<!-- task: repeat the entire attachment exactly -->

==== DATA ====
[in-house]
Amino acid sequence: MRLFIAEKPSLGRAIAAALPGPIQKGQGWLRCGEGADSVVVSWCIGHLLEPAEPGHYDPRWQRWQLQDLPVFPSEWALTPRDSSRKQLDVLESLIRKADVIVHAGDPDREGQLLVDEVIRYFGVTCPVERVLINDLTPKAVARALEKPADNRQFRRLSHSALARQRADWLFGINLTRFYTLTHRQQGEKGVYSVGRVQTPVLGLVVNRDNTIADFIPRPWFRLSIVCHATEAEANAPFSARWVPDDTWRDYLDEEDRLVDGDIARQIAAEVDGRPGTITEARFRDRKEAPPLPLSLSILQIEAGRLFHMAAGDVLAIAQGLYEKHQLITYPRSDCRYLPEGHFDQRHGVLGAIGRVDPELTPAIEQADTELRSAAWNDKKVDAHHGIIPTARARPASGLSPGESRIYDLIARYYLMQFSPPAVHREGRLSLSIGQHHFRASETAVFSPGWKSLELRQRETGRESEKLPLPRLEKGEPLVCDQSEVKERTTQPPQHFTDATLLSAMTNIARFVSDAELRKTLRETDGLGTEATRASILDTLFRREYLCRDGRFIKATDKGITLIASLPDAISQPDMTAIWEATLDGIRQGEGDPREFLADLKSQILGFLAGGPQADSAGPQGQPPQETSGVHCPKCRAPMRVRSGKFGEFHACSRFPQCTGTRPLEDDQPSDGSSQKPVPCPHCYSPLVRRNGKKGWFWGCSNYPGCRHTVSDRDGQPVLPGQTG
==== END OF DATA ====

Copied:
[in-house]
Amino acid sequence: MRLFIAEKPSLGRAIAAALPGPIQKGQGWLRCGEGADSVVVSWCIGHLLEPAEPGHYDPRWQRWQLQDLPVFPSEWALTPRDSSRKQLDVLESLIRKADVIVHAGDPDREGQLLVDEVIRYFGVTCPVERVLINDLTPKAVARALEKPADNRQFRRLSHSALARQRADWLFGINLTRFYTLTHRQQGEKGVYSVGRVQTPVLGLVVNRDNTIADFIPRPWFRLSIVCHATEAEANAPFSARWVPDDTWRDYLDEEDRLVDGDIARQIAAEVDGRPGTITEARFRDRKEAPPLPLSLSILQIEAGRLFHMAAGDVLAIAQGLYEKHQLITYPRSDCRYLPEGHFDQRHGVLGAIGRVDPELTPAIEQADTELRSAAWNDKKVDAHHGIIPTARARPASGLSPGESRIYDLIARYYLMQFSPPAVHREGRLSLSIGQHHFRASETAVFSPGWKSLELRQRETGRESEKLPLPRLEKGEPLVCDQSEVKERTTQPPQHFTDATLLSAMTNIARFVSDAELRKTLRETDGLGTEATRASILDTLFRREYLCRDGRFIKATDKGITLIASLPDAISQPDMTAIWEATLDGIRQGEGDPREFLADLKSQILGFLAGGPQADSAGPQGQPPQETSGVHCPKCRAPMRVRSGKFGEFHACSRFPQCTGTRPLEDDQPSDGSSQKPVPCPHCYSPLVRRNGKKGWFWGCSNYPGCRHTVSDRDGQPVLPGQTG